The term the Internet of Things, IoT, was coined in 1999, the same year IEEE 802.11 b standard was released, and the beginning of the age of the internet. At the time the IoT was strictly conceptual, but as the connected home continues to explode through improvements in cellular, Wi-Fi, cable standards, IoT continues to become more relevant. Despite the growing interest in IoT, the lack of conformity throughout the industry is resulting in a kludgy user experience, in most cases, requiring each device to be connected to individual hubs, which are subsequently connected to the home gateway. Previously IoT implementations created awkward user experiences discouraging the average consumer from fully immersing themselves in the technology, and restricted the customer base to technology-savvy individuals. Driving conformity in IoT by consolidating the hubs into the gateway, gives the end user to the ability to easily commission and control their video, Wi-Fi, and IoT devices through one interface.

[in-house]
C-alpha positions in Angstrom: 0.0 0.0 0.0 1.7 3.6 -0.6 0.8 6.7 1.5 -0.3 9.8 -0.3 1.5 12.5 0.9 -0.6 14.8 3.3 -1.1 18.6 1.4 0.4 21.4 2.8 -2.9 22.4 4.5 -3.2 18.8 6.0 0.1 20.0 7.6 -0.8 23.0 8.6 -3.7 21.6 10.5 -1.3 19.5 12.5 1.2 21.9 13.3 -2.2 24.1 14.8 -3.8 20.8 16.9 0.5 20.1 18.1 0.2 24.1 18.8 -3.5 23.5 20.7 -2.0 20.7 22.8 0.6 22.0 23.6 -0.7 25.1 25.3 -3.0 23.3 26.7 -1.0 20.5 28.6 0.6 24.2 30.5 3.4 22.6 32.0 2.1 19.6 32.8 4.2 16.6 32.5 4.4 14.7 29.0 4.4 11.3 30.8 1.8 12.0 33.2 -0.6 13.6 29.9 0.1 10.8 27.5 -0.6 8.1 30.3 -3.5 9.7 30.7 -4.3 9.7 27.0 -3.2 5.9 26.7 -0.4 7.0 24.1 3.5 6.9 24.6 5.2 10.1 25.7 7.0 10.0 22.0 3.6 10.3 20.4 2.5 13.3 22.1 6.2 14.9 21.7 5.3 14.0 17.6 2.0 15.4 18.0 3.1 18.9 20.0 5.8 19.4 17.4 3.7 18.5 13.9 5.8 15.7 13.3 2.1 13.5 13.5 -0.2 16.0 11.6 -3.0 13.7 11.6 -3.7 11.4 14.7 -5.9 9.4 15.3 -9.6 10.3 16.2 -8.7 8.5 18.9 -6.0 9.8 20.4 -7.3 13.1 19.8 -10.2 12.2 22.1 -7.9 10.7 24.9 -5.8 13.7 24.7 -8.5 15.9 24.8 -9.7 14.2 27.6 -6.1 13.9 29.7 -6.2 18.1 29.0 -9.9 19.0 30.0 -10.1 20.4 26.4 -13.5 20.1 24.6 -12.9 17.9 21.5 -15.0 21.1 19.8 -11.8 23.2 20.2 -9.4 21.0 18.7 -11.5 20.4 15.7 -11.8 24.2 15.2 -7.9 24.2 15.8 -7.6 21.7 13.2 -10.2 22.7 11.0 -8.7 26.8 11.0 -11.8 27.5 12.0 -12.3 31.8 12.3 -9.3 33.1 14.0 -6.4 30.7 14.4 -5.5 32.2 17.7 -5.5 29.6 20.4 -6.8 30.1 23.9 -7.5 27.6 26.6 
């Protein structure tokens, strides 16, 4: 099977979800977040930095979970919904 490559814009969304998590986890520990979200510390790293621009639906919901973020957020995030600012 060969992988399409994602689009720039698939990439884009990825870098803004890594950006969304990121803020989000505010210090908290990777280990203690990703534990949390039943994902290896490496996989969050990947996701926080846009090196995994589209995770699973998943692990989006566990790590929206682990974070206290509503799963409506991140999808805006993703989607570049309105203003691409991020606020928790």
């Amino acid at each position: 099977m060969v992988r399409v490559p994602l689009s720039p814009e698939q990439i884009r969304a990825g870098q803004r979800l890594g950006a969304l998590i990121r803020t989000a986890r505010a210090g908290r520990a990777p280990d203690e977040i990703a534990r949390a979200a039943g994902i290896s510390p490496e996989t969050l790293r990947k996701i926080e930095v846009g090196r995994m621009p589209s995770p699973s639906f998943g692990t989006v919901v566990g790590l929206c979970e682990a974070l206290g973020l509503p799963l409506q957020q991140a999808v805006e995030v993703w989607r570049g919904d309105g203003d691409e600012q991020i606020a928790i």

More importantly, the gateway provides insight into the entire connected home ecosystem through a constant flow of data provided by connected clients, allowing different subsystems in the home to coexist, and improve performance. In summary, consolidating IoT infrastructure and services into the gateway can significantly improve customer experience by driving coexistence performance between individual subsystems through the gateway.